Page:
BENTON COUNTY CEMETERIES
Historical and contemporary cemeteries of Benton County, Oregon, as listed on the "Benton County Cultural Resources Inventory" of 1984-1986.
NOTE: Please respect private property. Many of the resources included on this map are private property and are not open to the public; others are accessible by appointment only.
The Alpine Cemetery (historic name: Simpson's Chapel Cemetery) is located on the former Jessie Belknap Donation Land Claim. This cemetery might originally have been the Belknap family burial plot. In 1904, Simpson Chapel, originally located between Alpine and Bellfountain, moved to Alpine, on Alpine Road just south of the cemetery. It burned down in the early 1970s.
c. 1873 (probably earlier)
The Alsea Cemetery, located about three-fourths of a mile west of the town of Alsea, is the largest cemetery in southwestern Benton County. The oldest gravestone has a date of 1873, but an earlier date for the cemetery is suggested by the discovery of unrecorded graves outside the platted area. Many of the Alsea area's earliest families are buried here.
The Armstrong Cemetery consists of approximately 20 graves, of which about 13 are marked. No members of the Armstrong family are known to be buried here; the cemetery is supposedly named for former owners of the land. One family plot (Hanson) is enclosed by a partly collapsed ornamental wrought iron fence, patented by Crowell in 1865, and one of only two in the county.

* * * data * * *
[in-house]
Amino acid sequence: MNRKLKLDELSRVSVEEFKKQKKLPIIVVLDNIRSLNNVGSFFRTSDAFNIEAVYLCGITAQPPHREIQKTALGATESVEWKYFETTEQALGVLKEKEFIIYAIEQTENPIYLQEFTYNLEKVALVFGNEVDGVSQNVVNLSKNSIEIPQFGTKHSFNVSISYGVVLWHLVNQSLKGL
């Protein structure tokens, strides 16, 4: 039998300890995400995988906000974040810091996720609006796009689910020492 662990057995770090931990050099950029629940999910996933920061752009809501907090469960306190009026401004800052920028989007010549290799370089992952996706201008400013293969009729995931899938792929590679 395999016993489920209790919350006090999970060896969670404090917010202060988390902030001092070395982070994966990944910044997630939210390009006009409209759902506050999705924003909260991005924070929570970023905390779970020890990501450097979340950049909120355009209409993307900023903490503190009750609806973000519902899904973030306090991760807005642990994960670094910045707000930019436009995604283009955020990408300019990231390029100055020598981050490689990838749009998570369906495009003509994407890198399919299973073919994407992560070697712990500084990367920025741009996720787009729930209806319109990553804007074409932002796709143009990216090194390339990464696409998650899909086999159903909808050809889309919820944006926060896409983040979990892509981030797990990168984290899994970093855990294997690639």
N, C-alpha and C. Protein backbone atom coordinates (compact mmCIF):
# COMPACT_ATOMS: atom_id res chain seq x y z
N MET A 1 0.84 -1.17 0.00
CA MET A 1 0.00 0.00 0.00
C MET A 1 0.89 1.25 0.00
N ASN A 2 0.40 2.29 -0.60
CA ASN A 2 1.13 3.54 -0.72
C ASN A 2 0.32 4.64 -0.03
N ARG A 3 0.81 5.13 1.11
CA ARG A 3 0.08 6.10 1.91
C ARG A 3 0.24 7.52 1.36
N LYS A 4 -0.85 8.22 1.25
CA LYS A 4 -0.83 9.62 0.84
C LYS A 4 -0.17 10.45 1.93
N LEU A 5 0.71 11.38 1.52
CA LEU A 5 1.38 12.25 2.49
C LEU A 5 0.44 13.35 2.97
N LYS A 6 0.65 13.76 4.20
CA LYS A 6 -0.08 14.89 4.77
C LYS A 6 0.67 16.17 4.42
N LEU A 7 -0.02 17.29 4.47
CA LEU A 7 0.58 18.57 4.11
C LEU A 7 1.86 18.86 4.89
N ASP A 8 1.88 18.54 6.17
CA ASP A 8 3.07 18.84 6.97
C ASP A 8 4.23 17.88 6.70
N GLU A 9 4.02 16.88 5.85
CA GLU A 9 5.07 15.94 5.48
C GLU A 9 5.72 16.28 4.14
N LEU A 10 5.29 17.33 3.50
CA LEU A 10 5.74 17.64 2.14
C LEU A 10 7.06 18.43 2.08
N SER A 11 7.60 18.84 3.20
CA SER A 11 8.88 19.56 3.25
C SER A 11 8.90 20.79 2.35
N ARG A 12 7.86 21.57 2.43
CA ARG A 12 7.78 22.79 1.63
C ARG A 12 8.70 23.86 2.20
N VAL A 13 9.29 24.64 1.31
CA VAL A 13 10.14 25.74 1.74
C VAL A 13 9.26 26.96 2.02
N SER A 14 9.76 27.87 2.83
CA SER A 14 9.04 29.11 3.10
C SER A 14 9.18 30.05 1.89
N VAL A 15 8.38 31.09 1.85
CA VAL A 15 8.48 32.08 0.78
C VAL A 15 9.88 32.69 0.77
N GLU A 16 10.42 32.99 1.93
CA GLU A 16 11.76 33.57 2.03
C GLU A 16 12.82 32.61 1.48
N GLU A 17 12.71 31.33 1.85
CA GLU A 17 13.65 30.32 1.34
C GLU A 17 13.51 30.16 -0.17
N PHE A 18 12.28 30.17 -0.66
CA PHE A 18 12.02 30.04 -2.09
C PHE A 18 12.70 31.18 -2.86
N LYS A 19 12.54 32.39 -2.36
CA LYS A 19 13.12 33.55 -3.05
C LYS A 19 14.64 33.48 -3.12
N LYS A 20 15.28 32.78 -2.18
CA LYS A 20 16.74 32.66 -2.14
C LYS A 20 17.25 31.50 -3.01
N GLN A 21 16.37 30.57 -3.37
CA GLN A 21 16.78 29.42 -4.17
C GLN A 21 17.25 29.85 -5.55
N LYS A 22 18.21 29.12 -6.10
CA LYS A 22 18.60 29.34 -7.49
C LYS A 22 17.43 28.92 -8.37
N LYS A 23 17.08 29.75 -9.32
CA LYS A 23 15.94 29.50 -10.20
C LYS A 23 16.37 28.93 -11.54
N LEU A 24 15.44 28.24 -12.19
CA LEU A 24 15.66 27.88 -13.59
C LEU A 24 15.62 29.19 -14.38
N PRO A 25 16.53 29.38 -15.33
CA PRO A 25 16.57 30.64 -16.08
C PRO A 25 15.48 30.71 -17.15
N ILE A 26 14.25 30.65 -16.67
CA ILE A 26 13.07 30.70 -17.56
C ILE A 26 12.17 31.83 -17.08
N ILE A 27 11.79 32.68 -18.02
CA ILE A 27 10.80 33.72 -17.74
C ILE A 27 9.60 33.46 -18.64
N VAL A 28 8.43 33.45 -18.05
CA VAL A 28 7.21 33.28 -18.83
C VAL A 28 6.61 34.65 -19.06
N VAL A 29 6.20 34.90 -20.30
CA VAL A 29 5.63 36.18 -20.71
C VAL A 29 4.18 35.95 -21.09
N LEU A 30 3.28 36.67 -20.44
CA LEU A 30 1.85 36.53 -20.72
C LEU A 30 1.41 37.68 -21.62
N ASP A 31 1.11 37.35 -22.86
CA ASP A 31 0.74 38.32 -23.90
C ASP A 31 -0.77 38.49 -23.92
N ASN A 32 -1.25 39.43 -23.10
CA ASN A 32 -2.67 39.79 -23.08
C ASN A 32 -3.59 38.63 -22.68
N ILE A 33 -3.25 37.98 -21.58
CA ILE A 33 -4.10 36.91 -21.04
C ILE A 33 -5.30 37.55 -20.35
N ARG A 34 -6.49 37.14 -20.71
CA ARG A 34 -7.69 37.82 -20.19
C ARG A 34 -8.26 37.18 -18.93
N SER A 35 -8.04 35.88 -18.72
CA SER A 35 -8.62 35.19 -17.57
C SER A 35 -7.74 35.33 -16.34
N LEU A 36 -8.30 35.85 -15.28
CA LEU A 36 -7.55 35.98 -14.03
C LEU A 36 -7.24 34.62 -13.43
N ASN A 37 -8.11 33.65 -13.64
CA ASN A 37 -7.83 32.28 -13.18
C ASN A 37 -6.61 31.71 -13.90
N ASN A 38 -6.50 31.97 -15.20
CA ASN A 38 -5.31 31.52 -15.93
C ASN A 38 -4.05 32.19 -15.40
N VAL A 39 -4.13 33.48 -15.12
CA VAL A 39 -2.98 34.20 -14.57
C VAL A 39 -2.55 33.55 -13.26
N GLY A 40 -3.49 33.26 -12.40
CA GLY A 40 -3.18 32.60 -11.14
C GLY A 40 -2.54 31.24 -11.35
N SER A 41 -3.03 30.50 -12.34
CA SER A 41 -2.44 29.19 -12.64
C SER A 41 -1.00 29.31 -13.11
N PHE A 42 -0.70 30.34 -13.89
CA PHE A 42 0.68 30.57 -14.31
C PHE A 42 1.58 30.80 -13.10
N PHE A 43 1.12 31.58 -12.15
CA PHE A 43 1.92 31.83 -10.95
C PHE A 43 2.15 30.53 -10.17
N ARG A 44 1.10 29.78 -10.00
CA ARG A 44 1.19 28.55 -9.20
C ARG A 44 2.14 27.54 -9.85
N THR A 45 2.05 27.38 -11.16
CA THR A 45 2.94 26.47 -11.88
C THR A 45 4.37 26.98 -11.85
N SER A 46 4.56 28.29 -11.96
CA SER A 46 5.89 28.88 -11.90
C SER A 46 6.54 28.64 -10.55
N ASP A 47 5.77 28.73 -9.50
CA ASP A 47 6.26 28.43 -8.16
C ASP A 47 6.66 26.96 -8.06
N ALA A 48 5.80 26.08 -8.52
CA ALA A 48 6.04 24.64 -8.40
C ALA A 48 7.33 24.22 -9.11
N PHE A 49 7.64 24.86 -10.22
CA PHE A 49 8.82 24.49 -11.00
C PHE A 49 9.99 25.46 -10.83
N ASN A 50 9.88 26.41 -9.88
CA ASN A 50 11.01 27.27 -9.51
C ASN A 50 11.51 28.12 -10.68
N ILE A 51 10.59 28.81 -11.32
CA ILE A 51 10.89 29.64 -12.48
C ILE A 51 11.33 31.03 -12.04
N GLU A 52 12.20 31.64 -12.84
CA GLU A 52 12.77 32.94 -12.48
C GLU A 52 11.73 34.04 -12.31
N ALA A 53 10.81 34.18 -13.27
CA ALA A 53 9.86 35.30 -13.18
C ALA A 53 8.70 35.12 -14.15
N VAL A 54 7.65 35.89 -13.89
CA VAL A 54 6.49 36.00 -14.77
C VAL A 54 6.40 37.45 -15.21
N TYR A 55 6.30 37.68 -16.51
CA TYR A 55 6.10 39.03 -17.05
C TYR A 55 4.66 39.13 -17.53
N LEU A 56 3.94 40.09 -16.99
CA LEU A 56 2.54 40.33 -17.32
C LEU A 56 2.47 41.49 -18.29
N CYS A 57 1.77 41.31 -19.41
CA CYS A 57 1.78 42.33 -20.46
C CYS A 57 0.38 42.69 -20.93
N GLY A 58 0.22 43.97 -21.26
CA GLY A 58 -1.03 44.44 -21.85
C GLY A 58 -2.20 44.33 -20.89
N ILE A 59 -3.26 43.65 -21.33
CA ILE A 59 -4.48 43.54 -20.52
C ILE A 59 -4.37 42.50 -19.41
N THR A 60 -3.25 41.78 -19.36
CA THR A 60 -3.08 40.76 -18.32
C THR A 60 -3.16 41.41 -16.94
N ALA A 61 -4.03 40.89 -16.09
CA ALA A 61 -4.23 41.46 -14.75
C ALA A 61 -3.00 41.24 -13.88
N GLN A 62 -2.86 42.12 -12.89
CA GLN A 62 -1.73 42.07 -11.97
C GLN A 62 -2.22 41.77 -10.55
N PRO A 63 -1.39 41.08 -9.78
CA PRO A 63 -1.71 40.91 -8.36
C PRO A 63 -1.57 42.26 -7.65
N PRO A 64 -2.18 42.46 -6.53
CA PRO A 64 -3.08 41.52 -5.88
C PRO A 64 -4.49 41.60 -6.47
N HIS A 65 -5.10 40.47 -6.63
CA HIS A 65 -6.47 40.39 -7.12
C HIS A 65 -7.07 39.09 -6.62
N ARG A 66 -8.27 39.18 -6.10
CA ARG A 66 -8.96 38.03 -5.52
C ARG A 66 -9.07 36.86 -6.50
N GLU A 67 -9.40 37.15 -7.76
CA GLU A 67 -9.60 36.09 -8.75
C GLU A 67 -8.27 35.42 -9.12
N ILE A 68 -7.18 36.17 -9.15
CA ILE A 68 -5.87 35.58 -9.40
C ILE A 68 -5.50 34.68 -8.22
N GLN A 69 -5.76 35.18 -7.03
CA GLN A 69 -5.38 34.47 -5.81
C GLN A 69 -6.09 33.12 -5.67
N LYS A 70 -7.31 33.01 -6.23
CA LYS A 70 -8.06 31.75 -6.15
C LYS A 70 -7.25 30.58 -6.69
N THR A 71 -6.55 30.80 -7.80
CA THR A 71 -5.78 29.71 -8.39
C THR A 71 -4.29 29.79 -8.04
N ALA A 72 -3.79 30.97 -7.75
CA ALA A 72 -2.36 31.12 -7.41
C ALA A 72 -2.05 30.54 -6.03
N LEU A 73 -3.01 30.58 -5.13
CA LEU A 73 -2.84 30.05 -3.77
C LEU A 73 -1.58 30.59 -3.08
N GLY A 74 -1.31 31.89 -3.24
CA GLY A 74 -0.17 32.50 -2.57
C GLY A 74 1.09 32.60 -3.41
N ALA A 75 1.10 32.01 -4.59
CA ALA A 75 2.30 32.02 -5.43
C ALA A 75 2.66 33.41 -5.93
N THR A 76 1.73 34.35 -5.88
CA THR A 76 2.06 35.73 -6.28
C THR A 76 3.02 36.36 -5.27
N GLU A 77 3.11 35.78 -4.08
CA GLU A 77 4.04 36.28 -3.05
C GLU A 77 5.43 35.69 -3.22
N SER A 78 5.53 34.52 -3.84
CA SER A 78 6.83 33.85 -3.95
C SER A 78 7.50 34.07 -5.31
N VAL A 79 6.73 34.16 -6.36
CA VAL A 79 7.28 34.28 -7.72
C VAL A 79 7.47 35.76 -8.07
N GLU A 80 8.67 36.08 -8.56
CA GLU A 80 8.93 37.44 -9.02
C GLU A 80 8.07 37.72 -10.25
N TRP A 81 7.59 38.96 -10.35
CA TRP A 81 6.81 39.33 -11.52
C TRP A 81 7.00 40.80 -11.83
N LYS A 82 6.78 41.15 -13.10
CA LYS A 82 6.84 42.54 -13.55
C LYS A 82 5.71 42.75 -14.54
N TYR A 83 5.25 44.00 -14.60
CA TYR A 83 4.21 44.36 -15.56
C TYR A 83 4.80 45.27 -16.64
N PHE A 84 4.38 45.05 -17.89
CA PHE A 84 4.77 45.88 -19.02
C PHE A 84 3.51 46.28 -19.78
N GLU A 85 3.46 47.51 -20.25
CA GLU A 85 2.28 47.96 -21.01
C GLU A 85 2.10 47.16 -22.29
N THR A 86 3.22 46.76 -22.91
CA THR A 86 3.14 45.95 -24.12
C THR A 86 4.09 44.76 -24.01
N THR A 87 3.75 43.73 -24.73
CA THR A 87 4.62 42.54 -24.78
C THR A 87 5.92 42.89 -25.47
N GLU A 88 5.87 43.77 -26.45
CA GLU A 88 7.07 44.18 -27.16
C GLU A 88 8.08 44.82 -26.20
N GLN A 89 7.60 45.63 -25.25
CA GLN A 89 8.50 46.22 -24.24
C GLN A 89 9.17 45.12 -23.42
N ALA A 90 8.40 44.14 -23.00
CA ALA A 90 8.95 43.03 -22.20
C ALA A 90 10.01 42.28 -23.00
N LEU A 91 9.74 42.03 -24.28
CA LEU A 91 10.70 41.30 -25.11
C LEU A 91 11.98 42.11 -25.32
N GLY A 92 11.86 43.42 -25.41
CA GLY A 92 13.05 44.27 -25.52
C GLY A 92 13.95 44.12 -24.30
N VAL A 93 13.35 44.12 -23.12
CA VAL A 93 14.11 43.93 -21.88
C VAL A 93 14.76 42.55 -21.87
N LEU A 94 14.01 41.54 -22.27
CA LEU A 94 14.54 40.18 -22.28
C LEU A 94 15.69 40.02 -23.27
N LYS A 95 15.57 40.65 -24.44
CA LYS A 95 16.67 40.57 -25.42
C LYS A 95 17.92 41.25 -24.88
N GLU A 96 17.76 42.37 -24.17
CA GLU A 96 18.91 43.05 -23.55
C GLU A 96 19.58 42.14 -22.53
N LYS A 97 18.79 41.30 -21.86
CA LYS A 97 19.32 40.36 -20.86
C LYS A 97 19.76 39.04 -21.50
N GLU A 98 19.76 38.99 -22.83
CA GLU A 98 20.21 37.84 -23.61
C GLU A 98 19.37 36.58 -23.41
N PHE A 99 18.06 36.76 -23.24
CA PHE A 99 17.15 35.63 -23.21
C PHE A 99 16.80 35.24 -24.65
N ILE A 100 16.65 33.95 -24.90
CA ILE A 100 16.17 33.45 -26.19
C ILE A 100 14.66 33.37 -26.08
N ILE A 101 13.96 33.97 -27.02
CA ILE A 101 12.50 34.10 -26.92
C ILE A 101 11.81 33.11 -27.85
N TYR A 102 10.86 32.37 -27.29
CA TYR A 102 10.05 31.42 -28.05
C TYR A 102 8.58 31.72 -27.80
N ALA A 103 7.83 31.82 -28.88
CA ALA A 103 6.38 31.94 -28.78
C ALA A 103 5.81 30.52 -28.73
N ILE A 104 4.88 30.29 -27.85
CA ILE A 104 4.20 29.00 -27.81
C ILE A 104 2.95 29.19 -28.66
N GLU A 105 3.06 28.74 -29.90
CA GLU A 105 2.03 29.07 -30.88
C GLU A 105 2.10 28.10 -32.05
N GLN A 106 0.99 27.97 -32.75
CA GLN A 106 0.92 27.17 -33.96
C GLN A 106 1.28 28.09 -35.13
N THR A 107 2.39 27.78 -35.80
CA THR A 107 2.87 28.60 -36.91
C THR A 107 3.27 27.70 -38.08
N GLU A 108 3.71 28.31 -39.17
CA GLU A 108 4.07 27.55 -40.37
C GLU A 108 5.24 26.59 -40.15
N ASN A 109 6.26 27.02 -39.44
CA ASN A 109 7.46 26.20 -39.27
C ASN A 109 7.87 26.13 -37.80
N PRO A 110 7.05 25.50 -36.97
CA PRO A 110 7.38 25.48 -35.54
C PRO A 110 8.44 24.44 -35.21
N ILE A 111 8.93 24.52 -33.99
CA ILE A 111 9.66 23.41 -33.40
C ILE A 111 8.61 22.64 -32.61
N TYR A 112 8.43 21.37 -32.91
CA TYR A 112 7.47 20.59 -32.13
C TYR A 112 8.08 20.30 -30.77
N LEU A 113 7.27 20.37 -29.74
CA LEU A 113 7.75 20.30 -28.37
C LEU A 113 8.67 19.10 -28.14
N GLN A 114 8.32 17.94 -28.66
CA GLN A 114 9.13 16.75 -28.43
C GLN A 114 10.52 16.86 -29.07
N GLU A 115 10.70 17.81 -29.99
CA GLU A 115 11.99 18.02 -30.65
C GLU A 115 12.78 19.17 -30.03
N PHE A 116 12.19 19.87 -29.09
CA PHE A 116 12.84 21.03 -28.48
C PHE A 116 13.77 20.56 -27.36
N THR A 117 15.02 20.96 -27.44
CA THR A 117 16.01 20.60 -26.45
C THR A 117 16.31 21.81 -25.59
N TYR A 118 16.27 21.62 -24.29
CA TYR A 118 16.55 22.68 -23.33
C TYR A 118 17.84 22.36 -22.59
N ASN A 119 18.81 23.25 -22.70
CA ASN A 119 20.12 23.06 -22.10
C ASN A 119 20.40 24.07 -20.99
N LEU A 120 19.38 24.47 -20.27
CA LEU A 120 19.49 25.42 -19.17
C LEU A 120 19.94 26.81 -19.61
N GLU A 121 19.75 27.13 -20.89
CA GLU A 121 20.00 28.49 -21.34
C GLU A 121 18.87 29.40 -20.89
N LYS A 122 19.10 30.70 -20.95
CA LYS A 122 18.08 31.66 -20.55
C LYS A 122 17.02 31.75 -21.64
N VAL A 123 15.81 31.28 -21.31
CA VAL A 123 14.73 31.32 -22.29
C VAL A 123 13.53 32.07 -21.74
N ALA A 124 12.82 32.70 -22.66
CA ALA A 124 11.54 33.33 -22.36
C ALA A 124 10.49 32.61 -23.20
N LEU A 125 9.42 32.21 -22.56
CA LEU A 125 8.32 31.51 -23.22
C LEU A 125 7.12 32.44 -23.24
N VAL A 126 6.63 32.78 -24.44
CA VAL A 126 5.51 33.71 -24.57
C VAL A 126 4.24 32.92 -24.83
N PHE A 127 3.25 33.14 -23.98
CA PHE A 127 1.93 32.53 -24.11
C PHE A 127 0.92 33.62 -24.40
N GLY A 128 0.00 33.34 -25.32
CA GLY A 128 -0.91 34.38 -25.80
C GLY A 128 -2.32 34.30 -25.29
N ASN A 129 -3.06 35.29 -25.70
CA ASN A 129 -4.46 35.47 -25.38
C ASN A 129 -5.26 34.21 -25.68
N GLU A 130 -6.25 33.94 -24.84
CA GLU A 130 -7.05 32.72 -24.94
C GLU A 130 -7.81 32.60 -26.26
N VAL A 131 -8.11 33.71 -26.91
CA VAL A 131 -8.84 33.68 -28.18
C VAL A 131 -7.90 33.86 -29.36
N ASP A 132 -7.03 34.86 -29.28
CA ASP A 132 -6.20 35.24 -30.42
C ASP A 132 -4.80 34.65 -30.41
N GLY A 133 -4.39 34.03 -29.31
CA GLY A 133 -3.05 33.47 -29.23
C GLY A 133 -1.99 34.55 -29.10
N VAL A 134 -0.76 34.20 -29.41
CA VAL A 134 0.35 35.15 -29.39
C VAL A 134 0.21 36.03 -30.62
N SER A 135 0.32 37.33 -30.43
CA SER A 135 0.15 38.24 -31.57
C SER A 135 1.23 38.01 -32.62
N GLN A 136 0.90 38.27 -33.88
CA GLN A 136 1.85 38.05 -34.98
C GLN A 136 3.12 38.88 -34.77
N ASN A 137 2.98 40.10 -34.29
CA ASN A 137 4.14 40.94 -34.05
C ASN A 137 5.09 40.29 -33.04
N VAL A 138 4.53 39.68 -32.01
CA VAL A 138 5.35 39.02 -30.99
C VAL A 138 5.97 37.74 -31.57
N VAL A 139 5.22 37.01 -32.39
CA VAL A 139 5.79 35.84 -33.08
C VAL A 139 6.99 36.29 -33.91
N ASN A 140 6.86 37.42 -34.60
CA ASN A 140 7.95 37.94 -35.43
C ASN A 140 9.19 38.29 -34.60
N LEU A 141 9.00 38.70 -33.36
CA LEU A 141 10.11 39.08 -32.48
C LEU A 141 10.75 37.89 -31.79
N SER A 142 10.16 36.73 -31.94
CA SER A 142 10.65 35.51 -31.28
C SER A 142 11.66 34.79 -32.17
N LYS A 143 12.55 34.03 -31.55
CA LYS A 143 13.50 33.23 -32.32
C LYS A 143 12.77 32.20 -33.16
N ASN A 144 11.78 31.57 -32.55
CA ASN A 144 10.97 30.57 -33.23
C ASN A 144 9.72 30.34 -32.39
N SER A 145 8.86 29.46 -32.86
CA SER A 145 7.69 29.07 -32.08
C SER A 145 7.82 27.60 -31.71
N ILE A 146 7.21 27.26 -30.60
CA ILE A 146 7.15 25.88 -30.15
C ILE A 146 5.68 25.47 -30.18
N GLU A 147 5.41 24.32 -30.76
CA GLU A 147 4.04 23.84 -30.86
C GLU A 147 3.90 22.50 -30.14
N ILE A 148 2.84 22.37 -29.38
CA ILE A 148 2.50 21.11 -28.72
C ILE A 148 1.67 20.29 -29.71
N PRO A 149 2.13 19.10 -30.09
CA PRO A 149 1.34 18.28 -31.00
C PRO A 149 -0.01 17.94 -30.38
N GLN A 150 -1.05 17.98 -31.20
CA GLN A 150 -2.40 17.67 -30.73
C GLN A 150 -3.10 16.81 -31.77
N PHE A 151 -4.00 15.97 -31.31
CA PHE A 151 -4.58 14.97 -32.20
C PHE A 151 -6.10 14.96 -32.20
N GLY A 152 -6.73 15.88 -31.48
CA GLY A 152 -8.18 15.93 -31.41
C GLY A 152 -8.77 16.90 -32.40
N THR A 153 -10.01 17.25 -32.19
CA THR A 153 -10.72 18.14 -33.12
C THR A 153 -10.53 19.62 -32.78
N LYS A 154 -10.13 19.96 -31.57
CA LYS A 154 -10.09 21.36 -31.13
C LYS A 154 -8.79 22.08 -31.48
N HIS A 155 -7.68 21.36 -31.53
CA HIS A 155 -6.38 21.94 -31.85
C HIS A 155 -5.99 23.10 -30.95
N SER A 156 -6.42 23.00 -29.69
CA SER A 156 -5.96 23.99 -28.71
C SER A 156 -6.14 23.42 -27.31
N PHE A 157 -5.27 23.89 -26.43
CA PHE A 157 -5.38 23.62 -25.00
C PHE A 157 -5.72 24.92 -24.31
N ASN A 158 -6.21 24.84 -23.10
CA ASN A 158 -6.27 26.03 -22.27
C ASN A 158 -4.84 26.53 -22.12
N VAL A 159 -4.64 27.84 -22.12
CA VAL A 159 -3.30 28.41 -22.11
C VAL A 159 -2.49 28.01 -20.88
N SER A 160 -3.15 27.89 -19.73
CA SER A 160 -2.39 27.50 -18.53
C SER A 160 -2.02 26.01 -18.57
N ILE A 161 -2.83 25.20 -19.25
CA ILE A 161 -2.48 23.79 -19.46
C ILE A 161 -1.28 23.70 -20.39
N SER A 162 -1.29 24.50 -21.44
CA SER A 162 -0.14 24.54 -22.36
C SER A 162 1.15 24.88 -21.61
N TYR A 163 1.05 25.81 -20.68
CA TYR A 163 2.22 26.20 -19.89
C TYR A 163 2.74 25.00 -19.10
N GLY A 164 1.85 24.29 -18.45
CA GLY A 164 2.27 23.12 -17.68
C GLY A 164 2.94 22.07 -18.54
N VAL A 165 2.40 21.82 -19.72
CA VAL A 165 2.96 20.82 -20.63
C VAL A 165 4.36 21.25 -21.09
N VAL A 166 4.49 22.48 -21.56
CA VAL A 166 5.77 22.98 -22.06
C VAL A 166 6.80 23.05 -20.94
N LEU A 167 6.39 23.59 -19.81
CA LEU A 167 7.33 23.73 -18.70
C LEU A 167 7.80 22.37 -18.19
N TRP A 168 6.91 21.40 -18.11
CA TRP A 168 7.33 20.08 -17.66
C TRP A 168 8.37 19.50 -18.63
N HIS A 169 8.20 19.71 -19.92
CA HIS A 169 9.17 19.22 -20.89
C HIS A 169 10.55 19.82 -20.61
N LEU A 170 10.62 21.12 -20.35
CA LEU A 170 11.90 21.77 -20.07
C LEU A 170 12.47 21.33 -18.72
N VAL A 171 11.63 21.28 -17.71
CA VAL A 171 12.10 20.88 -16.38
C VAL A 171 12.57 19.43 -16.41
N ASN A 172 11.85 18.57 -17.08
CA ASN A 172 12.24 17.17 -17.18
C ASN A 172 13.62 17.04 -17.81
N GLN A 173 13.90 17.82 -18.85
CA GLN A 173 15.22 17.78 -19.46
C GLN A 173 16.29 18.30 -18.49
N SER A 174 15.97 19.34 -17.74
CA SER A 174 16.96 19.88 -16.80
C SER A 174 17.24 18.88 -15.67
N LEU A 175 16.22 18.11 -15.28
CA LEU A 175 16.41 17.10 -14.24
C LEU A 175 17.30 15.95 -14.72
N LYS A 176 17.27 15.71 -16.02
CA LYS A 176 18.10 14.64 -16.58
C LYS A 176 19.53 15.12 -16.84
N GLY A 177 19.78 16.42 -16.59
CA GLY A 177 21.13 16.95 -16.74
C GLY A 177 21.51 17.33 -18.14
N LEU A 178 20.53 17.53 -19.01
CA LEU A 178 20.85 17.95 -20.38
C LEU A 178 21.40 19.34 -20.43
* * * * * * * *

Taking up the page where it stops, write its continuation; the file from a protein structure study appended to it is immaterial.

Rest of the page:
The Bellfountain Cemetery, located on Dawson Road, one half mile east of the town of Bellfountain, was established in the 1850s on land donated by H.G. Buckingham. The land was first deeded to a board of trustees for the use of the community. Later a corporation was formed. The cemetery's plat was filed with Benton County in 1900.
The Blodgett Cemetery was established on the William Blodgett Donation Land Claim by 1876 (the earliest date observed on a gravestone). But the first burial was probably Maria Blodgett in the late 1860s. The half-acre cemetery has more than 100 burials, but was never platted with the county.
This cemetery is one of the oldest in continuous use in Benton County. Native Armericans are said to have used it before the Europeans came to this area. It was chosen because it is well above the flood level of the Willamette River. Over 3,500 people have been buried here since the cemetery was dedicated in 1860 by J.C. Alexander, one of the founders of Corvallis. A monument to veterans of the Civil War was dedicated on Memorial Day in 1908.